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Common/vernacular names: Chinese jujube depression symptoms fever zyban 150mg with visa, red date mood disorder related to pms buy discount zyban 150mg, black date chapter 8 mood disorder order zyban, jujube plum, da zao, hong zao, hei zao, and zao. Produced throughout China, with major production in the northern and central provinces. Several types of jujube are produced, depending on the process used; the red type (red date) is the most commonly available in the United States. Other constituents include plant acids (malic, tartaric), sterols, coumarins, flavonoids (kaempferol, myricetin), triterpenes and triterpenic glycosides (oleanolic acid; oleanonic acid; ursolic acid; maslinic acid; betulin; betulinic acid; betulonic acid; ziziphin, zizyphus saponins; jujubasaponins, jujuboside B, and so on), isoquinoline alkaloids (stepharine, asimilobine, N-nor-nuciferine, etc. Extracts used as an ingredient in herbal tonic formulas in capsule, tablet, or liquid form; crude used in soup mixes. Da zao is one of the major Chinese qi (chi, energy) tonics whose Juniper berries 389 recorded use dates back to the Shan Hai Jing (ca. It is a common food, normally eaten in candied form or in soups, often in winter, to normalize dry skin and to relieve itching. Traditionally regarded as sweet tasting and warming, invigorating vital energy (bu qi), promoting the secretion of body fluids (sheng jin), regulating body nutritional balance and defense (tiao he ying wei), tonifying blood and tranquilizing, and neutralizing drug toxicities. Traditionally used in treating lack of appetite, fatigue, and diarrhea due to spleen deficiency; hysteria; also more recently in treating anemia, hypertension, and purpura. In Arab system of medicine, common jujube is used in treating fever, wounds and ulcers, inflammatory conditions, asthma, and eye diseases, and as a blood purifier. Due to its high content of sugar and other nutrients, common jujube is prone to mold and insect attack if not treated and stored properly. One effective method is to store it in a wood container in an airy place mixed with black ashes of rice husks. Part used is the dried, mature female cone, which is 390 Juniper berries generally called ``berry' because of its berrylike appearance. An essential oil is obtained by steam distillation of the crushed, dried, partially dried, or fermented berries; the essential oil produced from unfermented berries is considered to be superior in flavor qualities. Major producing countries include Italy, Hungary, France, Austria, Czech Republic, Slovakia, Germany, Poland, Russia, and Spain. Berries collected in northern Italy, Hungary, France, Austria, and the Czech Republic are considered superior in quality than those collected in other regions. Antimicrobial activity of the essential oil shas been reported against many fungal (yeasts and dermatophytes) and bacterial strains. The activity was attributed to cryptojaponol, b-sitosterol, and unsaturated fatty acids. Berries and extracts are used as components in certain diuretic and laxative preparations. Juniper berry oil is generally considered to have diuretic properties; it also has Juniper berries 391 Food. Berries are widely used as a flavor component in gin and also in alcoholic bitters. Extracts and oils are used in most major food categories, including alcoholic and nonalcoholic beverages, frozen dairy desserts, candy, baked goods, gelatins and puddings, and meat and meat products. Used as a carminative and diuretic; to treat flatulence, colic, snakebite, intestinal worms, and gastrointestinal infections; vapor (with steam) used in bronchitis. Strengths (see glossary) of extracts are expressed in flavor intensities or in weight-to-weight ratios. Subject of a German therapeutic monograph; dried berries at a daily dosage of 210 g, calculated to 20100 mg of essential oil, allowed for dyspeptic complaints. Karaya gum is collected by blazing or charring the tree trunk and removing a piece of bark or by drilling a hole into the trunk. The gum exudes from the wound and solidifies to form large tears or worm-like strips. After being collected, the tears and strips are broken up and the fragments are graded based on color and amount of adhering bark. Food-grade karaya gum is produced from the crude gum fragments by a series of physical processes whereby most of the impurities (especially bark, wood, and soil) are removed and the gum is ground, sized, and blended to yield uniform grades of gum containing no more than 3% of water-insoluble impurities. Food-grade karaya gum is usually a white to pinkish gray powder with a slightly vinegary odor and taste. The better grades are white and contain less insoluble impurities than the lower grades. Gum karaya is the least soluble of the commercial plant exudates, but it absorbs water rapidly and swells to form viscous colloidal solutions (sols) or dispersions at low concentrations. Higher concentrations (up to 4%) when hydrated in cold water will produce a viscous gel-like paste. The powdered gum behaves similarly on storage, especially under hot and humid conditions. Unlike other plant gums, karaya gum swells in 60% alcohol, but it is insoluble in organic solvents as the other gums. Gum karaya is generally compatible with proteins, carbohydrates, and other plant gums. The polysaccharide of karaya gum has been reported to have a high molecular weight (9,500,000). Available data have indicated that the complex polysaccharide contains at least three different types of chains. It has been postulated that one chain (constituting 50% of the total polysaccharide) contains repeating units of four galacturonic acid residues containing b-D-galactose branches and an L-rhamnose residue at the reducing end of the unit. A second chain (17% of the polysaccharide) contains an oligorhamnan having D-galacturonic acid branch residues and interrupted occasionally by a D-galactose residue; galacturonic acid was present in 50%, rhamnose 40%, and galactose 10% by weight. It is used extensively as a water binder to prevent water separation or formation of ice crystals in sherbets, ice pops, and cheese spreads; as a stabilizer in French dressing, meringues, whipped cream, and toppings; and as a binder in meat products. It has laxative activities, due to the ability of its granules to absorb water and swell up to 100 times their original volume, forming a discontinuous type of mucilage. Use of the gum as an aphrodisiac in Arabic tradition lacks experimental conformation. In its larger particle size (830 mesh), karaya gum is used extensively as a bulk laxative in laxative preparations. Its fine powder is used in dentistry as a dental adhesive and in related preparations. Also used as a thickener and suspending agent in lotions, creams, and hair-setting preparations. Kavalactones contained in the resin are apyrones bearing a methoxyl group at C-4 and an aromatic styryl moiety at C-6. They include kavain, 7,8-dihydrokavain, 5,6-dehydrokavain, yangonin, 5,6,7,8-tetrahydroyangonin, methysticin, dihydromethysticin, 5,6-dehydromethy sticin, 5,6-dihydroyangonin, 7,8-dihydroyangonin, 10-methoxy-yangonin, 11-methoxy-yangonin, 11-hydroxy-yangonin, hydroxykavain, and 11-methoxy-l2-hydroxy-dehydrokavain, and 11methoxy-5,6-dihydroyangonin. Local anesthesia is produced in the mouth in mastication of fresh kava, especially by kavain. However, subcutaneous injections of an alcoholic extract of kavain produces anesthesia for several hours (or days) but can cause paralysis of peripheral nerves; therefore, it is an unsuitable local anesthetic drug.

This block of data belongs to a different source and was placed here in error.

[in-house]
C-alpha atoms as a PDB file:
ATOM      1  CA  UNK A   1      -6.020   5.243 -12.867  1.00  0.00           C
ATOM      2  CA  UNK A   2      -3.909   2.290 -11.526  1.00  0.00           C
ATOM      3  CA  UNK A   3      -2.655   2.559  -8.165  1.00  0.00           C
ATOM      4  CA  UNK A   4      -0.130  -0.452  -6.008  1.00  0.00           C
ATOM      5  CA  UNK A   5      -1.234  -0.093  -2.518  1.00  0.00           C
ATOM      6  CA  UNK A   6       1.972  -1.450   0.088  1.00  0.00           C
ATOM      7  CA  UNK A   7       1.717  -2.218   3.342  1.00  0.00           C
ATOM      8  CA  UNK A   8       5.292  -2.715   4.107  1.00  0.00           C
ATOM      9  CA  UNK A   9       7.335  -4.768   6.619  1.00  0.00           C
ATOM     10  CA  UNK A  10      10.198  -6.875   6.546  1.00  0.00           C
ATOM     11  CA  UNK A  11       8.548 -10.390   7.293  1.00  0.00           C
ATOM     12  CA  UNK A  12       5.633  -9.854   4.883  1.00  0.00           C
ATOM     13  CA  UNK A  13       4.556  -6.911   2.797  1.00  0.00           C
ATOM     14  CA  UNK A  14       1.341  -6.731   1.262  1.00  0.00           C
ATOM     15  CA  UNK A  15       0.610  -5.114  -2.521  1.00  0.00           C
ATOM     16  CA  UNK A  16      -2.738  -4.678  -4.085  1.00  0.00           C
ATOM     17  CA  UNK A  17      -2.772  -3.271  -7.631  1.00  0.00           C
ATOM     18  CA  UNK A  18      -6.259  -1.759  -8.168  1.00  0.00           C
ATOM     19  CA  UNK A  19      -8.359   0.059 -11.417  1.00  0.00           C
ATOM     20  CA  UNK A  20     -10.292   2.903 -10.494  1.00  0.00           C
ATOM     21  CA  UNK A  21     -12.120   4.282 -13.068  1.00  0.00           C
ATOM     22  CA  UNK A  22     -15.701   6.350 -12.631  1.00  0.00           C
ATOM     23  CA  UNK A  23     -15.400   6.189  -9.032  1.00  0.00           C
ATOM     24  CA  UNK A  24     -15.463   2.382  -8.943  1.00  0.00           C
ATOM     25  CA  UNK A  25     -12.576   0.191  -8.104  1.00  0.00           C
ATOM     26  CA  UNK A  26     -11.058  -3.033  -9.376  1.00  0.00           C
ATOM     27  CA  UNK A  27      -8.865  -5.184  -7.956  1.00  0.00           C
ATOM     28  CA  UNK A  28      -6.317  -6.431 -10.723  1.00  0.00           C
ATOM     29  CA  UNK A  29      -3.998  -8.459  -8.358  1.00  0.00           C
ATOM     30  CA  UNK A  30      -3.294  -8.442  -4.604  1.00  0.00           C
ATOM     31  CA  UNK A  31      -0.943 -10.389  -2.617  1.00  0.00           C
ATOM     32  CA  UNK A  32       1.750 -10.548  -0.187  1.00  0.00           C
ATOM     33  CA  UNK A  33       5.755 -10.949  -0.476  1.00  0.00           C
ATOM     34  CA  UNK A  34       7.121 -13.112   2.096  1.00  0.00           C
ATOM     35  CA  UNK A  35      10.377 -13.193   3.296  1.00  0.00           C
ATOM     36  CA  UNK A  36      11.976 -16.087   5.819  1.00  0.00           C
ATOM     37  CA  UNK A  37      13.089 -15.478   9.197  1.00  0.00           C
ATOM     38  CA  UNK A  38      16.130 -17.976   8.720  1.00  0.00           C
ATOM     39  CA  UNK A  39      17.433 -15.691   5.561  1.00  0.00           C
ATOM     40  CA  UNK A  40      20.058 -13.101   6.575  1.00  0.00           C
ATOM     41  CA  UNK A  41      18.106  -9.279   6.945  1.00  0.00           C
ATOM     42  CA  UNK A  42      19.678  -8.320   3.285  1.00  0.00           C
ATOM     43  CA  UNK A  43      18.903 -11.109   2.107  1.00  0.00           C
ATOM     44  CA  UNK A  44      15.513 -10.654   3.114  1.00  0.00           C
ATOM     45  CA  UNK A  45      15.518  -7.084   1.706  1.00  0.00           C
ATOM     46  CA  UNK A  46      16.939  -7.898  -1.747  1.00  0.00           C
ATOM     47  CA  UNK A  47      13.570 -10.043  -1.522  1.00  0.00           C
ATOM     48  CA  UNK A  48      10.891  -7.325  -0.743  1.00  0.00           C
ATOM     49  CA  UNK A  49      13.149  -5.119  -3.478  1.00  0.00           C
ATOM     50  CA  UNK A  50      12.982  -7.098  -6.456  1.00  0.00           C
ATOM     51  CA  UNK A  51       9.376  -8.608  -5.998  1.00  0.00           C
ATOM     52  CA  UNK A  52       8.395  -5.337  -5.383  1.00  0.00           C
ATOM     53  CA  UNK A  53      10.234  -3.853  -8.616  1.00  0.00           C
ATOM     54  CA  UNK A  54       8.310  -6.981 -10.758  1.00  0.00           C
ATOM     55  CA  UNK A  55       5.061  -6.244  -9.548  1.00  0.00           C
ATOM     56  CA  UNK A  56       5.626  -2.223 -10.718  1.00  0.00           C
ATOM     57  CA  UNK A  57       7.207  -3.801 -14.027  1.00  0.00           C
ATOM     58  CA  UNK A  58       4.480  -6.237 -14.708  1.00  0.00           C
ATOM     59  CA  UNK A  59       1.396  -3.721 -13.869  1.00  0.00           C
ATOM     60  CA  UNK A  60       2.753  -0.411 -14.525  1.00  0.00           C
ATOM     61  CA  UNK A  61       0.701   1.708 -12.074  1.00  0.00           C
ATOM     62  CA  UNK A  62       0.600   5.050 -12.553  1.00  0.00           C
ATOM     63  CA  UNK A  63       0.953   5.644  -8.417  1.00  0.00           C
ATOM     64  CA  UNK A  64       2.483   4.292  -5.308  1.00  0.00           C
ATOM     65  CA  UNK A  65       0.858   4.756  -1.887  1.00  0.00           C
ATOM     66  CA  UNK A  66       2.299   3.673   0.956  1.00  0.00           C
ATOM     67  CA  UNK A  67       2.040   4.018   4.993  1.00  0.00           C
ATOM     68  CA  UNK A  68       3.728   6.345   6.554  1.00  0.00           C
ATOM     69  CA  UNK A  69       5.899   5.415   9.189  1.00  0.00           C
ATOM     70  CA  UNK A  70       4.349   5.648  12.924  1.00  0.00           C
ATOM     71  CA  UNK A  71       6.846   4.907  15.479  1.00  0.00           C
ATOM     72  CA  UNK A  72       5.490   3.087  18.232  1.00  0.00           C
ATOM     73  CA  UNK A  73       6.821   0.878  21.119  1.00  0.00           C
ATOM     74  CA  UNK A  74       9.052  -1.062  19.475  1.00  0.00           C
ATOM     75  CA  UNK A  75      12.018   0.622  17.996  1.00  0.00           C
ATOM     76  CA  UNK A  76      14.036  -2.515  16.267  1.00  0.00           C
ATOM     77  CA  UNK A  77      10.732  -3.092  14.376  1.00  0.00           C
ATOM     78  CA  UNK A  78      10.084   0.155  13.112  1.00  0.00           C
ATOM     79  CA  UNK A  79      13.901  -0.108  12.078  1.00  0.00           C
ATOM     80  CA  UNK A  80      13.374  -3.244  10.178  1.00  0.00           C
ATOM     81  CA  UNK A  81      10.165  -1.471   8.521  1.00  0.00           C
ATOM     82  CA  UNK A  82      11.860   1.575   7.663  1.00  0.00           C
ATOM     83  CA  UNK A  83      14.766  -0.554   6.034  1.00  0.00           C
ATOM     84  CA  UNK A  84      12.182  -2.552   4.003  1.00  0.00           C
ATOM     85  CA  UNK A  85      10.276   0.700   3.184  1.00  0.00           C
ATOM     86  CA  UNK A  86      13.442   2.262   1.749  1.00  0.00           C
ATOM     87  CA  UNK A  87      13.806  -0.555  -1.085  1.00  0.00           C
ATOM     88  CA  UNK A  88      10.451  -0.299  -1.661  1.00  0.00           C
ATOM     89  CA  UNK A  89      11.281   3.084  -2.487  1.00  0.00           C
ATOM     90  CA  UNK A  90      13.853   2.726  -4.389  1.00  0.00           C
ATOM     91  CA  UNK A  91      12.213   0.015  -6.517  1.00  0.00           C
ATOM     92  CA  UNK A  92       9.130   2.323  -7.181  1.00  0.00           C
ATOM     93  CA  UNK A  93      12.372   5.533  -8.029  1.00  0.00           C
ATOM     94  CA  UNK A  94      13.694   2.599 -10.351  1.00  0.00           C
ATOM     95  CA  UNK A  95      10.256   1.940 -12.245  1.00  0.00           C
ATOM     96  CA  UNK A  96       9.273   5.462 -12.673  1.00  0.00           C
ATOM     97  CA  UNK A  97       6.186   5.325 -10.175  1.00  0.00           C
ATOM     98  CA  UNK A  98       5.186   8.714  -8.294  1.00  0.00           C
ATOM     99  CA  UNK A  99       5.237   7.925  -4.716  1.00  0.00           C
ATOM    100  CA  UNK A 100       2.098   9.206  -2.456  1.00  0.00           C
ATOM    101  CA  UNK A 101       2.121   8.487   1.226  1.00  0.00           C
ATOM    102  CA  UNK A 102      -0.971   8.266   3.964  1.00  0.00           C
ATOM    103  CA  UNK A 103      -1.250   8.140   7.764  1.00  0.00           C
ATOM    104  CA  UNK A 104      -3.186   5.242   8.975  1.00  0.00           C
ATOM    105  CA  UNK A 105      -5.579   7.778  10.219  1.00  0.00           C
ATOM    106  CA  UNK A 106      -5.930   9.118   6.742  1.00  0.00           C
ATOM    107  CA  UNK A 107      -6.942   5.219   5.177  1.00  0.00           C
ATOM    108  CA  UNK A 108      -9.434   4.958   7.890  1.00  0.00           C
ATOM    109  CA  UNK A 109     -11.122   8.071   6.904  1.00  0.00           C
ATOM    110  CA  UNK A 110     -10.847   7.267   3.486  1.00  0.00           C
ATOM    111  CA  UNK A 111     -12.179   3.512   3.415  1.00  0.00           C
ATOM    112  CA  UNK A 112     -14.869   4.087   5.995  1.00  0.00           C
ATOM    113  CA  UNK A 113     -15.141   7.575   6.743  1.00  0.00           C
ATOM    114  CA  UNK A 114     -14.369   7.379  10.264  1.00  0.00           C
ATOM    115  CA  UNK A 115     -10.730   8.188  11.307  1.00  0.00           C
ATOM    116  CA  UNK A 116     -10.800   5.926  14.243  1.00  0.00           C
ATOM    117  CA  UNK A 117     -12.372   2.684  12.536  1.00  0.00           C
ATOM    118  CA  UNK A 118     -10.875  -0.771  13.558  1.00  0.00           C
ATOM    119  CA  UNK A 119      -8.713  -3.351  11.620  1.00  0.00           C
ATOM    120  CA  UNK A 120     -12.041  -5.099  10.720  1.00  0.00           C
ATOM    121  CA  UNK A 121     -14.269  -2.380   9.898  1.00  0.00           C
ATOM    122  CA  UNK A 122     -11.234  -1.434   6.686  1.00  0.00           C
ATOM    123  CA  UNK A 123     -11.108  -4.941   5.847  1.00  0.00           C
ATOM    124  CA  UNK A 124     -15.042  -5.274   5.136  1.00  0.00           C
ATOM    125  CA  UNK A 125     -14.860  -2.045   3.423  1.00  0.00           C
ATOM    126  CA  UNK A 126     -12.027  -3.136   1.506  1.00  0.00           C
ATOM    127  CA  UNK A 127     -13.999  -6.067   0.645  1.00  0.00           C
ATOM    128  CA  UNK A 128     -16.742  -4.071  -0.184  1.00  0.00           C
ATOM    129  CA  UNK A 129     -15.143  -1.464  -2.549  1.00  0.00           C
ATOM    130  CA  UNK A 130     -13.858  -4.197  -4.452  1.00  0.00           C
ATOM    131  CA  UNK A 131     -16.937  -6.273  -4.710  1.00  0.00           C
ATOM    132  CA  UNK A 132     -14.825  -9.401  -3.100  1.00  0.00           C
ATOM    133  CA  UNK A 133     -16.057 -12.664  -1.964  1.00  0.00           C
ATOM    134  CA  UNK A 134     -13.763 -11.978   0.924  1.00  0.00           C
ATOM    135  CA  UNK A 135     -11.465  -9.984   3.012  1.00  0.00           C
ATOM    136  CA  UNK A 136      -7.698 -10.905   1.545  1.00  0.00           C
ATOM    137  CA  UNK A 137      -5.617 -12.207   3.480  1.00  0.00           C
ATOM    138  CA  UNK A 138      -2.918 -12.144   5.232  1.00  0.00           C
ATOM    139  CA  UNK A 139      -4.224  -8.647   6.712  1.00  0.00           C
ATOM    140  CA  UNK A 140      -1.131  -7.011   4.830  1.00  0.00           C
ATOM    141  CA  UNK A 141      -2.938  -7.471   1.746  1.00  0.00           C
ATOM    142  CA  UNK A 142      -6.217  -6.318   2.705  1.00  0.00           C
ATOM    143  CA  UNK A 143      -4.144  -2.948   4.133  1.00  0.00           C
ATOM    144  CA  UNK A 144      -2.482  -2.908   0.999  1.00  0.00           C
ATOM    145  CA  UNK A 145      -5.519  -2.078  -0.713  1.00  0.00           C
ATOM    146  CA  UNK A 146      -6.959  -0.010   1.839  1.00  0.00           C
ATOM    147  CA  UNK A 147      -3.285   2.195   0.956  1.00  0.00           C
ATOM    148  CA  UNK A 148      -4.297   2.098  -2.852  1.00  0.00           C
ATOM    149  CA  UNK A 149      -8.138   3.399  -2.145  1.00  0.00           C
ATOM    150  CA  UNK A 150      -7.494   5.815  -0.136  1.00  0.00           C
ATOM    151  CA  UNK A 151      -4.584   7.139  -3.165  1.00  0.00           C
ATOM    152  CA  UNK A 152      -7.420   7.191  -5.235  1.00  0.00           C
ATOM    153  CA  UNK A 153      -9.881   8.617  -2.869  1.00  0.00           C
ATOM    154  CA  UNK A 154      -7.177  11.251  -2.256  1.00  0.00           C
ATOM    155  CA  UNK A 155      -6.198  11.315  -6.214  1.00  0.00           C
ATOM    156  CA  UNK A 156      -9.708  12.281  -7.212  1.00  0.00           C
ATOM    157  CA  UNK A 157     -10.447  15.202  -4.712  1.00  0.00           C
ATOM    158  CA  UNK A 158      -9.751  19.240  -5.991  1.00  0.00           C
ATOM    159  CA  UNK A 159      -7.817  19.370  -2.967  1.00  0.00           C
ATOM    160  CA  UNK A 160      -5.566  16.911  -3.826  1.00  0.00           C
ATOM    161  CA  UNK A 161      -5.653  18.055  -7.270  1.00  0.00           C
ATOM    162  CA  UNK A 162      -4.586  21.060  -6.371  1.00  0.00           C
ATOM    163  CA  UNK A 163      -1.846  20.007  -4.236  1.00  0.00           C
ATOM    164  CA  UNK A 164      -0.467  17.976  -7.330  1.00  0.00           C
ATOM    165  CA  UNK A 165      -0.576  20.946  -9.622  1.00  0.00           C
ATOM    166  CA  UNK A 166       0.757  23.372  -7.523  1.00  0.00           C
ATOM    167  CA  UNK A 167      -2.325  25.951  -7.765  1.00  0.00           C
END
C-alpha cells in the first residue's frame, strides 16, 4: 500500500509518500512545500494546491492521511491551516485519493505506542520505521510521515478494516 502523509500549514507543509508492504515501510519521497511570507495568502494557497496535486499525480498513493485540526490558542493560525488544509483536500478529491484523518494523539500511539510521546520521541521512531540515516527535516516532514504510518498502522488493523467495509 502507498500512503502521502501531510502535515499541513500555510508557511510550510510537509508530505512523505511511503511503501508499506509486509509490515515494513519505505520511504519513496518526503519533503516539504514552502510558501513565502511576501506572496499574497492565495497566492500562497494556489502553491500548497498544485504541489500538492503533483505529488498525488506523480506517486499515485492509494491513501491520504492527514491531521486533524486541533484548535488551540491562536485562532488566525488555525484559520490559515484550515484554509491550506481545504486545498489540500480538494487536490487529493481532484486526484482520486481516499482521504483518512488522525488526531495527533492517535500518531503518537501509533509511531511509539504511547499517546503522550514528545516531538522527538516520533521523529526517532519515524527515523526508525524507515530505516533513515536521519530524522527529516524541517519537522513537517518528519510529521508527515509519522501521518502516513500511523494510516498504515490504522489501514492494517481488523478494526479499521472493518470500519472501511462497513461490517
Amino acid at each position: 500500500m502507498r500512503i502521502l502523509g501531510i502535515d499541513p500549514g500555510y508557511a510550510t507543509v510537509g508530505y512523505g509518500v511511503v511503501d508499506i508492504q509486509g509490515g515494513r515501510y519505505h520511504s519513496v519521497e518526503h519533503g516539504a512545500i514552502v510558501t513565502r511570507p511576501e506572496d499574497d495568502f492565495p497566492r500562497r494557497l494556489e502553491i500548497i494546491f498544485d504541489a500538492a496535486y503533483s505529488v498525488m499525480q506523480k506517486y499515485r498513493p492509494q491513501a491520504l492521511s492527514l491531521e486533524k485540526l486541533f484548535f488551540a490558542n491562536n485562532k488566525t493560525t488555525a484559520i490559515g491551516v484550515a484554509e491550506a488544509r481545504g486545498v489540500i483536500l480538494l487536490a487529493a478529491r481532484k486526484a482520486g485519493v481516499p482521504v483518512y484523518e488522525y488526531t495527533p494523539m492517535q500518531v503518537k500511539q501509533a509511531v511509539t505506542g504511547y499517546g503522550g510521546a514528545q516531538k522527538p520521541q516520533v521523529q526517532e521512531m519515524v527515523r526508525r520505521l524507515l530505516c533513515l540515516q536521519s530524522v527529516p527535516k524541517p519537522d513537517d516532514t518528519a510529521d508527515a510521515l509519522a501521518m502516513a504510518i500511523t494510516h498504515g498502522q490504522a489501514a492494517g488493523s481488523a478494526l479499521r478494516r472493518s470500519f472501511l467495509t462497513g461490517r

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This is true depression youth symptoms buy zyban 150mg cheap, because most of them are coming from the western countries and from Suadia Arabia depression yoga discount zyban 150 mg on line, and these countries have higher levels of income depression symptoms brain fog purchase generic zyban online. Based on these results, visitors to Jordan spas are rich and can afford to pay for the services. Expenses include costs of treatment, accommodation, food and beverage, transportation inside Jordan, entertainment, etc. Here, the majority of the tourists (61 %) spend between 20 and 100, but again this is not accurate, because Jordanians are included. This is true due to the fact that most of the sample was Jordanians and from the neighboring countries. This has resulted from a poor public transport network, which the curative sites are missing. This agrees with the definition of some researcher that other people who come with the tourist (patient) as companions should be included in the concept of curative tourism, in order to have real facts and statistics about the sector (Magablih: 2001). Those who come with the patient spend money and they can be potential customers in the future after they have tried the curative waters. It could be effective if it based on real marketing channels of distribution first, but the case here is different in that out of 116 who answered "relatives and friends", 100 were Jordanians, Saudis, Palestinians or Egyptians. This is true for those who come from Germany and Austria, where they get paid for the costs totally or partially. The rest of the channels or means of promotion got less attention, tour operators got 5 %, broadcast media 3 % and internet, which became more famous and attractive in modern marketing, got only 1 %. Therefore, the author has chosen only two alternatives (treatment or relaxation and entertainment). Most curative tourist use Jordan curative waters for the purpose of treatment from one or more body ailment (71 %), the rest was relaxation and entertainment. The majority of patients suffer from psoriasis (27 %), where it is the most common skin disease that affects 2-3 % of the world population. The second disease group is problems of the joint (arthritis, ankylosis and rheumatism), which they allocated for 39 % of the sample. Statistics in Jordan are more or less similar to those of Sweden, but there is no official statistics. Asthma has a fair percentage of 7 % and the rest of the diseases account for 27 %. Skin allergy, blood pressure, vitiligo, degenerative disc, knee problems, neurodermatisis and eczema, are of the other types of diseases that the patients suffer from. The rest uses other types such as creams, massage, fitness, herbal baths and a like (3 %). On the other hand, services (6, 10-17 and 20) fall under the mean of the instrument, and then the visitors were not satisfied with these services. This implies that Jordan should invest in its infra and superstructures to accommodate and satisfy the needs of tourists. Sex, nationality, length of stay and to some degree profession have differences of statistical significance in evaluation of services in that the significance degree is 5%. Marital status has no differences of statistical significance except for treatment prices. Generally speaking, age has no differences that have statistical significance, but some services have significance differences in evaluation. These include treatment prices; prices of food and beverage; prices and quality of accommodation; efficiency of therapists; toilets and showers; drinking water; transportation; treatment equipments; parking; communication facilities; children playing facilities and paying with credit cards services. The second hypothesis is about the length of stay, and then the following hypothesis is tested: 5. The rest stayed less than 1 day (a day visit) with 34 % and the majority of them were Jordanians, and only 1% stay between 6-10 days. However, the average length of stay for other types of tourism in Jordan is 4 days130; then, curative tourists stay more than other types of tourist. The third hypothesis deals with the mean of knowledge about the curative sites in Jordan. The majority of tourists did get know about Jordan spas through friends and relatives (55%). Despite the fact that this means that Jordan spas are well known, especially within the region, but this means, also, that other modern methods of marketing and promotion are not adopted enough. An interesting number of tourist come to know about Jordan spas through their doctor or through the Insurance Funds in their countries (24%), where Jordan is cheaper than any other destinations in the region with acceptable services. The fourth hypothesis is dealing with the evaluation of visitors towards the services they get during their stay. These include food and beverage prices; efficiency of therapists; cleanliness; toilets and showers; drinking water; public transportation; availability of information about curative sites; parking and children facilities. This means also the services that got low evaluation should be enhanced and upgraded in order to build a positive image of Jordan spas. There are differences that have statistical significance exist between the services and demographic factors such as sex, nationality, and length of stay and to some degree profession. This can be said to the fact that the western tourists were used to higher standards of services at their countries, and then they are not satisfied with the services that rendered to them in Jordan spas, because they expected more than what they got. Other factors such as marital status and age, generally, there are no differences existed between the sites except for some services such as prices; quality of accommodation and food and beverage; transportation; communication facilities toilets and showers; drinking water; parking; children playing facilities and paying with credit cards. As a result, the Null hypothesis (H0) is rejected and the alternative hypothesis is accepted, which implies differences that existed between sites on evaluation of services according to some demographic and economic factors. Jordan enjoys natural curative resources, which are rare elsewhere, and have higher qualities due to its distinctive climate, but they lack many services, efficient infra and superstructures, qualified human resources, effective marketing and promotion. The majority of visitors to Jordan spas were men, who have the age group of 50+, married, have income level between 1000 and 2999 and spend 61100. Most of the visitors live in hotels, chalets or furnished apartments in or near the curative sites. The length of stay for curative tourists in Jordan is between 3 to 4 weeks, which is higher than of any other type of tourism. Curative tourists evaluate the service rendered to them at Jordan curative spas positively, except for some services such as prices of accommodation, food and beverage or treatment, quality of food, accommodation, transportation, efficiency of therapists. There exist differences of evaluation by tourists between curative sites, which have statistical significance according to factors of sex, nationality and length of stay. Psoriasis and problems of the joint, such as arthritis, ankylosis and rheumatism are of the major diseases that are healed in Jordan curative waters. The research revealed that 20 curative sites in Jordan have been identified and classified according to technical and economic feasibility for potential development. The author found that 4 sites are classified as of high potential development, 10 of medium potential and 6 have low potential for development (Appendix 2). The tourist bodies in Jordan lack a clear vision and tourism strategies concerning curative tourism. They mean medical tourism (hospitals and medical centres) when they are talking about health tourism.